Richard Sennett on Cooperation – Free Ebook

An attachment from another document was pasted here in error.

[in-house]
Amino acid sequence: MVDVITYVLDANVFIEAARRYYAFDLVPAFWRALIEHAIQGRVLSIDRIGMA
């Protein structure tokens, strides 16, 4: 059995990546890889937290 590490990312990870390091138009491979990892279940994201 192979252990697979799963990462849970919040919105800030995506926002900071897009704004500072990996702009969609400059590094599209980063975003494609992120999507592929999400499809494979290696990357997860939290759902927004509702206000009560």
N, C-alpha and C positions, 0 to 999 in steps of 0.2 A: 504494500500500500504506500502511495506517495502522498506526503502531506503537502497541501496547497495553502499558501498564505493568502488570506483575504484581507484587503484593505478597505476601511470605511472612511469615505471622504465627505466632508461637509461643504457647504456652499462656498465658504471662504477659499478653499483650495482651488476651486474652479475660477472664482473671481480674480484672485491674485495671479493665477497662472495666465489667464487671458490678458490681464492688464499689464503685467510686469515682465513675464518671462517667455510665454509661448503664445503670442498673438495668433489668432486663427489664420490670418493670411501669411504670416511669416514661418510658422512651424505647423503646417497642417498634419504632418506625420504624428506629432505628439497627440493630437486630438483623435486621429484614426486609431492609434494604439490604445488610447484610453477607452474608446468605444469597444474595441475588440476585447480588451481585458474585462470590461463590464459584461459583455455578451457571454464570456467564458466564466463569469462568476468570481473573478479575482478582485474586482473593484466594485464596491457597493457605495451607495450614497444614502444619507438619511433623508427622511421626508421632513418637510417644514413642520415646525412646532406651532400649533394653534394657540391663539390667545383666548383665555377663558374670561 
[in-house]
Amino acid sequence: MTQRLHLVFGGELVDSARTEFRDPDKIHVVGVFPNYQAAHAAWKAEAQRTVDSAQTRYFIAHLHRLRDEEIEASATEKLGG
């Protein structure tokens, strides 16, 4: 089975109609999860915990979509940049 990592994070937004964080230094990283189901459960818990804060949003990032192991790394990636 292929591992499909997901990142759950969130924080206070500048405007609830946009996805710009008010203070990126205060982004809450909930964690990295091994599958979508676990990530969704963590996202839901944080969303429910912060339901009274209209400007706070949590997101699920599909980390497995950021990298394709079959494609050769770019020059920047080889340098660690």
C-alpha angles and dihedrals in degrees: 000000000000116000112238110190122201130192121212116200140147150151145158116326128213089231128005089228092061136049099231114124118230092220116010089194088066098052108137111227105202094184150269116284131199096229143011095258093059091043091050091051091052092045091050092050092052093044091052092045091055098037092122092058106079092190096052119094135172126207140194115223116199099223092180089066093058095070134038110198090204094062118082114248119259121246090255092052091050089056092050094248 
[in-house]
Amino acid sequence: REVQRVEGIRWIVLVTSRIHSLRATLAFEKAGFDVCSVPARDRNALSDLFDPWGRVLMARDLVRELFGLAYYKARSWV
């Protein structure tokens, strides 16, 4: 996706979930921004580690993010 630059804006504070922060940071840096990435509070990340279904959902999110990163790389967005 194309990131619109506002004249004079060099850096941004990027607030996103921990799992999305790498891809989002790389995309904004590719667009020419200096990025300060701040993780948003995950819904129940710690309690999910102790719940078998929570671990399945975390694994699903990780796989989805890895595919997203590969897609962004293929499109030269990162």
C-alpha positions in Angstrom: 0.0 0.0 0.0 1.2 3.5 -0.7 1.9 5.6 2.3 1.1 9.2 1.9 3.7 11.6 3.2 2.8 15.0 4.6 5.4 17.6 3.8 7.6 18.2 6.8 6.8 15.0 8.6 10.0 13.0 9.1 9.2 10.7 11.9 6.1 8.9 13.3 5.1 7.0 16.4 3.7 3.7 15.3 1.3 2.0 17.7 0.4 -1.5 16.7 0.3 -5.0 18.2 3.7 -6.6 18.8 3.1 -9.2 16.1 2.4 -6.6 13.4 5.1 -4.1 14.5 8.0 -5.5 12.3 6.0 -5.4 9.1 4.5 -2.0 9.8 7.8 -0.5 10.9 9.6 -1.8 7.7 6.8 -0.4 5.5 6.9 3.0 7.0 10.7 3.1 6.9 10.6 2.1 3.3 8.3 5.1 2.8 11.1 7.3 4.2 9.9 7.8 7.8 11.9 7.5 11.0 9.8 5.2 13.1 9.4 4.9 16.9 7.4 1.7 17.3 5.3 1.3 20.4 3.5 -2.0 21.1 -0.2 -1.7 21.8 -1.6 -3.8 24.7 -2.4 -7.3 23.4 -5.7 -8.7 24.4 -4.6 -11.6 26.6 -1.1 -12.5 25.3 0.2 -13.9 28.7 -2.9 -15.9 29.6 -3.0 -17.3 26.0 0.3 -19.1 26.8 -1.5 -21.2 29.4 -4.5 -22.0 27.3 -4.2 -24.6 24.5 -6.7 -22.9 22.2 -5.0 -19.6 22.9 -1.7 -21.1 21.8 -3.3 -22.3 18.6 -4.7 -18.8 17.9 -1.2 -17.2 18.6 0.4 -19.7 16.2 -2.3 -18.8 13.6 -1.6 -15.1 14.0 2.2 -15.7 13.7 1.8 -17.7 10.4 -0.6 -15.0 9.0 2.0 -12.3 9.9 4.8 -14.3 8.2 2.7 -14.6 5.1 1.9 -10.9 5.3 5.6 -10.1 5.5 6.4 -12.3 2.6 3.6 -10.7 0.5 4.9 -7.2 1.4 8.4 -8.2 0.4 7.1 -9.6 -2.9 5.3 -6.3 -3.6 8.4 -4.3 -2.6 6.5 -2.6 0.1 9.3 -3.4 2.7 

how we view me involved emissions I should begin by saying how thrilled I am to be here tonight I’d have read Richards books and follow his lectures and essays for many many years so it’s wonderful for me to have this chance to talk to him this evening at first a few words about how we’re going to organize it and we’re here as you know to discuss Richards latest book together and he is going to speak about the key themes in the book we even have a conversation about it and then you’ll have an opportunity to ask questions to Richard before we break and he will kindly do the book signing so over to Richard who’s going to discuss the key things in the book I want to tell you a little about this book and in a way I hope that the book is not what people expect sort of your first impression of a book about about cooperation might be how to get everybody on the same page to work together as a team like you know rolling together in a scull about cooperation this kind of coordination of everybody contributing their might to get something done that’s not what I mean by cooperation I was interested in a different kind of problem which is how do you cooperate with people who are different from you people you don’t know you don’t like maybe that you disagree with which is a much more adult kind of problem of cooperation I live in a very complicated society with lots of difference in it and how do people reach across those bonds of difference to be able to work with people unlike themselves and that’s the problem I set myself curiously if you work in an artisans workshop that’s often the problem that people were actually working together face not of course they they they have to work together in the sense of coordination and the sometimes in the same age but the more skilled people get the more as a where their page is their own page if I can put it that way and that in really complex workshops like a scientific laboratory which is workshop the same problem of how you deal with difference different skills different understandings of a problem emerges so what I am trying to do is look at what are the skills that people need to communicate across these barriers and difference and I’ll just mention four of them to you the first has got a very fancy name just called biologics and what a dialogic skill means this fancy name is a really a synonym for we think about as good listening skills what it means is that you are able to understand and respond to what something means to say to you rather than what they do say to you it’s quite different from the dialectics where I say something you go no more or I just entirely and then we have a back and forth and then we come to an agreement about something or we think we have gotten closer to each other what dialogic says about the truth invented by me held bakhtin was a Russian linguist about 60 years ago is that you say something and I say that’s not really what you mean but rather than debate it with you I’m going to find ways to find out what you really do mean so I’ve become skilled in and in asking you questions in listening to your silences you know the things that are too difficult for you to say and so on and the result of that is that I understand you better but that and perhaps you feel like you’re better understood but we don’t necessarily come to an agreement so in that way it’s also unlike dialectical things which interchanges which lead to this kind of cooperation where everybody’s on the same page and dialogic that’s there is no end like that and as we know in intimate life and our family life and love affairs most of our relations with people who really care about our dialogical rather than dialectical remember we give them the space to be themselves we understand over time what they mean to say well they seem angry but they’re not really angry and so on and I’ve tried to understand that same principle in this is in larger social relations that’s a so dialogic is a form of cooperation cooperating with the intentional oh the second of these and it’s difficult to learn the second of these skills is the in this kind of cooperation is the use of the subjunctive rather than the declarative and this follows on from the first if I say to you I think X your responses okay I agree or I now I disagree but if I say I would thought that perhaps I use that subjunctive voice the ambiguity that that establishes leaves room for you to come back to and discuss with me and you Brits are masters of I would have thought that you never sometimes you know you don’t mean it yes I would have thought and that and then there’s a real punch academics are British academics famous for that but in everyday life the notion of using the subjunctive is a way of inviting somebody’s response and that means that you are comfortable with dealing with ambiguities rather than clarity’s and I think for this kind of complicated cooperation you know with people are different that learning how to be comfortable with and to work with ambiguity through the deployment of the subjunctive voice is a very important thing skill to master I’ve seen this in the states in conflicts we can read about this in the book between Koreans and blacks Africa Americans which are enormous ly fraught these are two groups that I really have been each other’s throats free for decades and frequently violently so and the ways in which they’ve become more adept at making peace with each other have to do with gradually instead of being very declarative in your face being rather more evasive and more subjunctive in what they say to each other and there’s a long section in my my book about that the third of these skills is the complex cooperation is more often informal than formal and I’m not going to take a lot about that because it’s a long complicated subject but just intuitively when you have something like Robert’s Rules of Order to run a meeting everybody gets their say but very few times two people actually engage with each other you know I have a order of a meeting and everybody has heard but it’s something that often is very unproductive way to deal with complex issues and what my research team and I did was look at ways to informal eyes settings where there’s a lot of conflict so that people feel that there aren’t really any guidelines of rules that they have to deal with each other in order to give a shape to meetings and I put this as a kind of rule and is what diplomats know as well the when in a situation of people relatively calm with each other on the same page the formality serves the purpose is a kind of record-keeping and that helps you come to cooperate in that kind of world pulling together way but when you’re in a situation of difficult the fact that you have this informal eyes situation means that you have to deal with the other in order to keep the meeting going and so that’s it’s an important issue in it’s more contestant thing finally I’ve made an argument which about this kind of complex cooperation which seems to enrage religious people and I don’t know why this is that I’m an atheist but I’m a really nicely a theist but it seems to get them really going and this argument is this that what the address to the other in this kind of complex cooperation invokes empathy rather than sympathy it’s a really important distinction when we feel sympathy for somebody else it’s like you know there but for the grace of God go I Adam Smith in the Theory of Moral Sentiments so as I see somebody else trip in the street and I think oh I hurt you know you you have the simpl that’s me whereas empathy is I wonder what he tripped over it’s a cooler emotion is a cooler address to the other you’re interested in what’s happening to them than feeling that identifying with I didn’t sympathy as a matter of identification empathy is a matter that keeps distance and replaces identification by curiosity in the workshop empathy that’s a really important phenomenon you’ve got are so curious why did that experiment go wrong instead of going oh poor you or something like that you want to know what did you do wrong what happened in social relations it’s got a different configuration imagine that I am as I am a upper middle class white man and some buddy who is a black poor exile starts telling me the story of save being tortured being being brutalized in some way if I express sympathy for them by saying oh god that must have been terrible I can imagine that it was awful the other person could get quite angry about that how could I imagine that how could I presume to identify with somebody else who is in a more difficult position than I am whereas if I said to them tell me about it what happened to you what was it like which is an empathic reaction I’m showing respect I’m not presuming that my I can know what somebody else experiences and I think this is probably this address to the other through empathy rather than sand thie is really the way in which we honor somebody else’s differences and I’ve tried in my book to show what this means in everyday relations with people in a variety of settings in the workplace community life and so on so are some very well pointed all professors over but this is the kind of the basic pattern of this book I just tell you one program one consequence of thinking about cooperation complex cooperation in this way that emphasizes the logics the subjunctive voice informality and empathy is that a problem in urban life which we not have not addressed very well so far I think can be addressed and that is the relationship between communities at their edges we’ve tended to think when we have different communities together that their relations that discussions with each other what they how they cooperate is a matter of solidarity what they have in common but my idea is that we shouldn’t try to say between a middle-class white community in a poor black or poor Asian community try to find how they can make common cause but how they can speak to each other even across the barriers of being different without having to presume that there’s something that it’s them all together so I just say is the final word about this that my book is an argument for cooperation and against solidarity that’s the point of my book and that’s what’s got these religious people in twist this is very bad ethically at least the arch the Catholic Archbishop but for London thinks this is a terrible council cooperation rather than solidarity subscribe to this wicked which I took as a compliment so that’s we’re on that well so unless you’re empathic because we should all learn to be witness Archbishop I’m sure you listen we have all made mental notes that we should become more dialogical more empathic use the subjective more often and be more sensitive to informality now for those of you and I imagine that’s many of you in the audience who’ve read this book you’ll know that like all Richards books it has an absolutely incredible array of references this is always one of the delights of reading a Richard Sennett book so this traces complex cooperation from the medieval guilds who were of course key themes and the craftsman as well your previous book through the writings of Michele de Montaigne the christening of one of the sons of Victoria and David Beckham the restoration of the neues Museum in Berlin the workings of the John Lewis Partnership and so on and so on so the inevitable question is given that this is the second book in your trilogy which deals with the skills we need to sustain daily life why choose cooperation and why specifically write about it now why is it suddenly so important well I think why it’s while writing about it now is that is in part a political and political economy answer which is that the ways were working in modern forms of work are more and more results forms of cooperation every MBAs in the United States I’m sure you’re much more sophisticated here learns about how to show that you’re cooperative at the workplace it’s one of the most fungible skills are supposed to have but it’s not cooperation in which the corporation actually deals with things like the other person is difficult the core of the project you have is impossible you fail and the other person is is in need of real help and I saw this you know I’ve been writing for a long time I have I have two arrows in my quiver one is was I write about cities and the other as I write about labor and I saw this in the 90s how this teamwork in business was a kind of dumb kind of yeah the theatres of cooperation in which people really were stabbing each other by the they were smiling in front but they were stabbing each other in the back and it’s very pronounced in supposedly new capitalist kinds of labor and you know high service work and so on so I think what we’ve lost in the changes in capitalism that have occurred in the last 30 years or so is the notion that cooperation is meaningful and that’s where I began on the labor side of this I think there’s a political reason for this as well that most of 20th century left-wing politics and I would rule you all and left for this evening has been about solidarity rather than cooperation I’m appalled when I I’m you know I’m a junkie of politics so I actually read these manifestos and I’m appalled at every single labor manifesto I’ve read since sliver came to power in 1997 it’s all about people pulling together about the finding the common threads and multiculturalism you can spin this out every any way you want it’s about annihilating the differences that hurt between people and keeping differences kind of garnish so can you explain how that Russian solidarity is different from cooperation it’s different because what it does that political that sort of well-meaning labor version of it we don’t know about conservatives but what it does is annihilate the fact say I’m second-generation Muslim and you’re a second generation you know if you’re a twentieth generation Brit you know there are things that I’ve suffered that you never have and conversely you’ve got a sense of place which I will never have in my lifetime these are painful differences why should we say that this is not those painful differences are not the subject of our relations with each other why should we have this papal this Tony Blair problem that everybody can find a common thread the of of life in Britain its infant Island in infantilizing you know and a lot of the language of left-wing politics of solidarity because it denies you know the fact that people differ in painful ways of complex ways it produces the kind of political language which is inferior to what we know from private life about how difficult it is to be with somebody somebody else you know it makes the public realm into something that everything is nice or solvable you know that’s another thing that I find extraordinary about this the language of solving a problem is the language of solidarity right but we know that most problems in life are not soluble you just live with the ambiguity things that are half-measures cannot resolve in this dialectical way your relations with other people so that’s I guess that’s the real world you know I’d like to see the sea I mean another way to put this is I’d like to put the social back into socialism and the social means recognizing how difficult social relations are between people well I suspect there will be few people who would argue with your analysis of recent labor party manifestos on the language that’s used but surely there is a way of looking at the recent development of Britain in suggesting that there has been genuine progress in recognizing the differences that you’re talking about and seeing them as points of distinction or interest and we have broadly speaking become a less racist a less homophobic and that’s bigoted society in recent years so how does this sit with your your argument had somebody told me 20 years ago that gay marriage would be legalized in my lifetime I would have laughed and said if only but it won’t be just as Americans of my generation never thought their country could have a black president but none have been delighted to be proved wrong do you feel that this doesn’t represent real progress or that it’s not enough progress question it is progress or at least it’s the diminution of a source of conflict maybe you know I’m biased about this because I’ve been dealing with two areas of where you have a lot of inequality and a lot of conflict which is work and urban life you know but I take your point it’s all not black and it’s all my darkness out there but let me ask you in turn why do you think that this happened in Britain it’s not so much in the States I think this is the Obama phenomenon is complicated but I’m curious why I think this has happened in Britain because it is striking that you gay marriage people are much more tolerant of that well it’s it’s a fascinating subject slightly off agenda a very sophisticated evolution of the gay rights movement in Britain with a knowledge of its history the sort of horrible history of prejudice homophobia and brutality of past year so I think that gathered momentum as it did after Stonewall in the United States and also I suppose I would be more interested in your view on this as a non Brit living in Britain if you look at popular culture in Britain so many of the most popular totems are either very gay or very camp I mean Coronation Street would be our primary so for decades Freddie Mercury who as a teenager in the 70s I didn’t realize was gay and how was it that we were he was so classic I know the fact that else who in many ways I think he and Talley unwittingly has pandered to a sort of homophobia given that his life has been very unhappy in many ways and he had to struggle for his sexuality I think that made people who didn’t feel comfortable about male gay sexuality somehow had he been dazzlingly beautiful and charismatic and gorgeous and his life banan problematic I think they’d have found him more threatening and harder to take but by the time he married David Furnish he was a national treasure with sung at Diana’s funeral I think she although I’m a Republican with a smaller also probably had a very positive influence lots of gay friends a very early AIDS campaigner I think all these things came together and suddenly the British didn’t feel as uncomfortable with different sexualities as they had for decades well I don’t know my sense no we’re having a discussion my sense of this is a situation about this as a as a foreigner in Britain although I lived here 20 years is that you British a much more tolerant than you think and I’ve always had that feeling and you’ve done something which Americans don’t know how to do which is not talk about things when there I saw this I came here for a conference in the late seventies I’m very old and it was a conference on race relations and you’d had a race riot here and the most remarkable thing to me about this conference was that when things hot adult people they stopped talking you know they avoided the subject it was brilliant I mean it was because they kept talking but I would say in general that you are much more tolerant people certainly than Americans are who if they have a difference with somebody want to confront them with it and I mean part of Obama’s problem is that I would say he’s not very his manner is not the manner of confrontation you know and that’s enraging to people they think that he’s he’s got some hidden agenda you know particularly to whites it’s enraging if he were an angry black man they get it and they could put him in a box you know but he’s not an angry black man he’s somebody he’s rather I think and well it’s also an interesting consideration surely that had he not been black to such a sophisticated cerebral figure may not have been electable I mean America clearly got a different package than it to thought but let’s return to the cooperation is we could carry on talking about through all of this all all evening there’s a very funny passage in your book when you talk about coming to Britain and we’re all talking in the subjunctive and you haven’t got a clue what we really are some nations that tend to be better attuned to cooperation in that way yes well I mean I wouldn’t put it nationally but it’s a form of put it another way it’s whether it’s social relations take the form of this kind of everyday diplomacy or of a kind of everyday theatre you know I mean diplomats you remember this chapter and every day policy in my book I mean diplomatic ways of dealing with other people which I think you are despite yourselves masters of it’s a way of assuming that the point of a social relationship is to keep the social relationship going and up to the point where you can’t take it anymore if you’re in a country like the United States or France that’s not the point the point is to display this dramaturgical display of yourself and one of the things we noticed about when we did this study of cooperation in the workplace the French were great at dramatizing in French working these are French people working for word international corporations we’re great at dramatizing how cooperative they were but were very withdrawn from other workers in the workplace so I I’d say I’m not so some French were wonderful of course but but I mean I think it’s a it’s a question of whether you’re in a culture which is in which the display dramaturgical display of yourself is foregrounded versus a culture like yours in which diplomacy it becomes more of a kind of model for social social relationships and what I’d say to you about this I mean I know this has is amusing sides to it but it’s deadly serious because in cultures like France when you have an ethnic conflict between people for instance in the in the full board and in the suburbs and people in the center the responses of people in the center are not empathetic they’re either you know you victims oh you know racial injustice and racism so on the left but more largely they’re confronted with other people which who are telling them what it means to be like secular and what it means to be French and that’s with this is one of the great violent you know conflicts in France and the way in which French people talk as secular French people to these people the Muslim Muslim in full book inflames the problems even more so I mean the many things about Britain which are terrible of course but in I think you’re really quite gifted socially because of this big phenomena of coming years is clearly going to be the increasing power of China which is going to start influencing many many more areas of our lives and in their areas and in the book you talk about a phenomenon called the Guang I was promoted while she met work could you explain what it is and why you found it so intriguing well I don’t think it will directly have an impact on us but it’s a wonderful form of cooperation watching and what it is is a form of say I’m 16 years old and I need the money to go to university and you’re my uncle I mean I’m in Shanghai and you’re my uncle in Singapore my Chinese uncle or once removed twice removed who knows and you pay my school bills I’ve incurred a debt to you but the Chinese don’t monitor us that debt that is I might pay that debt back by giving some medical if I become a doctor to your aged mother or taking in a relative the whole idea about our cheese is what’s called asymmetrical reciprocity and you can understand this is a big word for something that’s very important rather than me saying i gift you X so you owe me X it’s me saying I’ll help you but sometimes somewhere you or your relatives will help me back and it’s a principle of cooperation which allows the Chinese during the worst periods of Mao to survive internally and also externally and it’s now beginning lots of debates about whether the conscience is changing but you understand what this is we think about cooperation something where I given you X and you give me what you gave me the same thing back when you have asymmetric reciprocity you have a social bond which is intense and it honors both sides I know I owe you or my children owe you but the form in which I give back is what I can give back rather than this contractual of form of of exchange and I think it’s made them very strong in the book you draw many other examples of complex cooperation in many different contexts one of my favorites was Robert Owen and the Rochdale principles and we also point out that it’s wonderful though the Rochdale principles may have been in many ways Robert on was responsible for the corporate bonus in reading the original so could you explain the purpose of the Rochdale principles they evolved well you know both in Britain and to a lesser extent in America in the 19th century there were very strong cooperative movements do you know by the way that 2012 is the year of the cooperate of the co-operative UN year of the co-operative that’s our fault and we had lots of discussions about Robert oh and Owens motion was basically this the oppressed people need to have to develop ways of cooperating with each other rather than spending their time and what he called useless anger and it was the overnights it was the great reproach to Marxism this is all 19th century context but the notion was that a cooperative was something where we’re people poor people pull their resources you know to to not expend useless anger but to do something for themselves and these Rochdale principles there are six of them I think six yeah six there are ways to organize a community savings bank an old-age scheme you know they enabled you to to establish cooperatives and one of the six principles is that is bonus that is just as in goldman sachs that you distribute the excess that you don’t need to run the cooperative every year but I think he had a rather different idea of the bonus goldman sachs but you know if you think about what’s happened the last five years you know we’ve taken a we’ve expended a lot of useless anger against bankers who are much more potent than any of us are and defending themselves I mean they own this government you know and what we haven’t done is going back to his cooperative movements to take care of ourselves and Owen would say to people forget about them you’re never going to make David Cameron into one nation Tory no matter how he talks maybe even at Miliband you should be starting new institutions where PSA people pool information about jobs or pool taking care of the sick and so on so that’s what the year of the co-operative was supposed to tell you about but obviously we haven’t done a good job about it but so many 12 days of X pirates if we look at a contemporary example of cooperation but one of the most intriguing ones was the restoration of the neues Museum in Berlin run by David Chipperfield could you tell us about well this is a wonderful urbanistic example Chipperfield who was a british no sir david translators was charged with restoring the museum that had been blasted in the Second World War in Berlin reconstructed and he had two groups fighting each other one were people who wanted to restore the museum to its 19th century imperialist glory because it’s full of things that the Germans long before the Nazis came to power to from the rest of the world and so those were people on the one hand for restoration and on the other side where people who want to start clear the whole thing out and make a new museum truly neues museum building and what he did was a kind of repair which incorporated and I think this is really to me very moving about it which left for instance a lot of the bullet holes in the fabric of the museum he put it back in working order but when you walk through this museum you are aware that this museum was bombed by bomber Harris and then was left to rot by the communists there are lots of parts of it which are unresolved and it’s a physical experience of something that’s biological and which arouses empathy rather than sympathy because you’re asking what are these it’s a shrapnel that are left in the fabric you know it’s a physical translation of this he yes he was very diplomatic in negotiating between these two groups but what interested me was the actual physical form of the museum it embodies a kind of complex negotiation between two very different pasts so on who didn’t cooperate and it should be flat which is a very option so I was interested in both the process by which the museum was made but also the fact that you know what I’ve described you is a process but it also has its manifested in physical form there are biological forms it’s a whole issue so I was thinking about this as a metaphor about repair and not only cooperate in how how metaphorically repair their strategies of repair that are cooperative with it is absolutely extraordinary building let’s talk about an example of failed cooperation and in a completely different sphere and one that he’s an together and allude to fairly often his Google Wave oh yes that’s so really interesting and I’m so glad so what why why did it fail okay this is really an interesting project in I was contacted in 2009 when I started working on this book on cooperation by people at Google who said would you be involved in the beta testing of a new online program we think that you can imagine what they think that the the the web is a wonderful way beyond things like like Skype and so on that we can actually use the web for really serious cooperation and then that it’s something called Google Wave and I in a group of people became amongst its beta testers that’s where you try out the program a real-world situation and I really learned a lot by the failure of this program here’s what the engineers had thought they have thought the process of cooperating is coming closer and closer to be on the same page that dialectical process and that translated by by unscreened that the parts of the screen that got bigger were about the parts that people agreed with and or to the side of the screen were what were called irrelevance ease now you know that when you’re having a conversation about a complex thing that’s something that seems irrelevant that comes out of left field that’s lateral knowledge can some times be the most important thing that happens in the conversation and what was happening with Google Wave was that these kind of this kind of lateral knowledge was being literally pushed aside and the people who would raise this lateral No worthy their contributions were being shoved aside we were having a discussion about ethnic problems in London and more and more focusing on problems of religion and so on but there were some members of this group who were spread all over Europe and and North America some members of this group were saying well maybe these problems aren’t really as important as the gender problems between generations within Islam and maybe we should forget about whites in this discussion they got pushed to the side and because on the screen they got pushed their contributions got pushed on the side these people began to participate less and less you know now and the project came out with banality what everybody agreed on could agree on was jumpa whereas all the complexity had been moved to the side now I was interested in this because in a workshop and particularly in the laboratory workshop it’s often what we think of its lateral knowledge or a lateral procedure which gets shoved up against something that’s difficult and you’re trying to make work and suddenly this thing that looked irrelevant becomes trans the key unlock to solving a problem that you can’t solve within its own terms it’s a very common thing within good-good laboratory it’s also true in arts you know you work or way of something as a painter you will go away from it start looking at something else you know look take a different set of colors or whatever and suddenly this other thing begins to unlock the key of what you were trying to do another practice and this is a very familiar craft thing that we have that we have this kind of knowledge but here in the social realm it was being literally displaced on-screen and we were losing participants and so on and what was remaining the common thread was Tony Blair’s language the common thread was threaded air just so I’m not anti computer at all but I was interested in the way in which two purposeful to organized to engineered a form of cooperation actually leads to poor results and again it’s that ambiguous thing well we leave something indeterminate and informal off the kind of something from left field comes in as a solution to a problem now here you as Brits have a big issue because you’re in a culture of targets in education and health service and so on there’s not much room for ambiguity your masters are trying to close down the area of solutions so that everything is foreseen in advance and the kind of wild solution in education the suddenly figuring out that if you could study painting in school but you no longer can for for credit I guess it is that that might have something to do with the way you solve a problem in little boards all right all of that is being dismissed and you’re getting this kind of shopkeeper mentality knowing in advance what you’re trying to find out that is a recipe for disaster there has got to be a room for the ambiguous then the four for intuition I mean there has to be in science there must be an in education as well and it’s only that ambiguity at say that allows people to really seriously cooperate with each other and share different kinds of knowledge so given that you’ve been thinking and writing about the subject of complex cooperation for so long are there any instances of daily life that you just think of screaming out for more ingenious cooperative approach well schools I mean whenever I look at a school full of computer screens at which kids are sitting individually I think you know throw them out get rid of those screens have you ever tried if you don’t own a Mac 27-inch iMac two for four people to watch one screen together and discuss what’s on it it is difficult but then the content of those screens this was another issue area to come to actually people may be at their screen and isolation but the world had opens up to them is completely it could network so and one thing I wasn’t sure where you stood in the book was on social networks like Facebook and Twitter I use you were quite ambiguous about them do you see them as potentially positive media of communication or largely negative do they simply give the illusion of community in other words well as you know I mean I think they’re the Arab Spring tells us that these programs can be used for wonderful forms of cooperation but they’re not the forms for which they were designed and Facebook in particular was a kind of beauty parade you know it’s meant to be a dating resource amongst undergraduates at Harvard University is and what’s built into what’s engineered into it is the notion of display rather than an interaction if you remember I had the example of somebody who had 627 friends 600 something like that if each of those friends sent all if you multiplied 627 by 627 just for one day send one message what kind of a social network would that be be impossible you’d have about a thousand messages one day so it’s organized it’s a social network organized before display and I think the Holy Grail in this is how you get around the problem of display and get communication instead it’s the same problem and well so do you see Twitter as being more genuinely communicative obviously it never more than 140 characters yeah because the visual component is less yeah well there is no all right well it could be but I mean the point I’d make to you about this is that we’re just at the beginning with these devices and the first time we’re out of the box with them we think about them as social but they’re not really sociable in the sense of interacting and maybe it will be that entrance smaller intranets of 50 60 people become the more social really truly social forms of media but the logic of course of Twitter is to have the billion people that use it so you can send a billion people advertising and this is why in my first book I was so taken with Linux I’m a technological not idea but close to it and but I’ve learned how to program in Linux and that’s a different world because the world that doesn’t isn’t controlled by Bill Gates well but that is the the sort of dazzling wonder of the internet because Tim berners-lee designed it so that no everybody has equal access you and I and Bill Gates have the same level of access to it it can never however hard Google tries being monopolized by a single force because everybody still has energy which is quite remarkable yes but it means that you better become a craftsman of the internet to use it well to to find sites and places where you can really interact with other people requires not performing google’s search which will send you up as you know the Google’s z4 first sites first and so on shall we give people time I think we should so as you’ve alluded to your last book the craftsman while mics are being prepared and someone final question your next book is on the making of cities could you tell us something very quickly about that question I mean I’m in the forest at this moment yeah I mean it’s a book about the craft of urban design and it’s more in a way more specialized book it’s about how can we apply the principles of craftsmanship to making cities but but I’ve become confused because I’m also looking at how we can become better more skilled at using cities more competence urbanites which is not necessarily a question of design so I’m deep in this forest now but that’s that’s what it’s about it’s about the craft of living and and designing cities and the ambiguity between the two well we look forward so could you if you have a question for Richard could you raise your hand and you will have to slink into the microphone okay one let me go because I really want to address the first what you say there are forms of toleration which are bred by indifference you know you just tolerate they go their way and you go yours and it’s a question of what form toleration takes and sometimes toleration by a difference can be very liberating to oppressed groups you know people just don’t care about but your first question is a really interesting one there’s a lot of research done about the quote/unquote natural instinct to cooperate with your own kind and what’s interesting about it it’s ologists have done this and they’ve done it for both primates and free human beings is that it seems like it’s more natural then cooperating with people who different from you but in fact this kind of illusion they found for instance that a baby’s cooperation with its caregiver in the past mostly its mother is a prop as as far as we can tell is a learning during its first year about about working well with an object the nipple whether its biological or Oh which is not you there’s no identification in the first year year-and-a-half with the people that newborn cooperates so you know cooperation at birth and in the most fundamental of its natural cycle is about dealing with that difference in order to survive and so on another bit of research I don’t know very much about that but I do know more about the research that deals with the inevitable relation between cooperation with your own kind and competition with the corporation and competition are not opposites you know we have to cooperate and say them of the game in order to play above it but it seems that through our forms of cooperation with people who are nearly like you or the same as you that give rise to the kind of oedipal drama of aggression and so there’s something called the cooperation aggression complex you can read about it in my book and what that is is that people who are exactly like yield our people whom you never give the freedom to be any different from you in other words you’re in a kind of competitive relationship about them who is the most who is the most white who is the most Islamic and the fact that you’re all alike to begin with sets up this aggressive competitive relationship and Freud is our great guide to this this is what sibling rivalry does the dynamics of sibling rivalry so that’s natural where is the kind of cooperation I’m talking about is more archaic in the life cycle but it doesn’t give rise to that nose competition for who’s the most the most the only question I ask you about this is do you feel I mean where this really beresan my own life is the sellout on tuition fees would you have stayed if you were lived in in that coalition with with would you have stayed in a Lib Dem party if your leaders had sold out on this principle I think at that point I wouldn’t know that and what that that the reason for that is that what you have there is cooperation which is really collusion you have an agreement so that an elite can maintain itself in power and that’s a collusive you know those leaders should have been fighting the corner of no tuition fees that’s why they were put it’s not a basic tenets of Lib Dem ideology that no nobody should have to pay to go to university so when the leaders sell you out there collusive but why cooperate by staying in their party that’s my final question yeah excuse me yeah maybe I’ve given too much of an emphasis to it in it in its North American and European for me I guess all I see it see what you mean it’s true in warfare as well people are attacked they got to talk together they’ve got to be solid there and in order to defend themselves I guess my vision on this is influenced or warped by the fact that I am so focused on the Labour process and community conflicts that it seemed to me that in those contexts in the community context if it means that Lots is too much is left out and in the work process it’s fake fake solidarity you know and maybe that’s the domain in which the circum operates maybe maybe can’t be made as a general argument this is a discussion we’ll have ultra whiskey well there is a wonderful offer Richard has very gain we offered to take individual questions afterwards at the book signing when he will of course sign your books as well I would like to be the huge thank you to him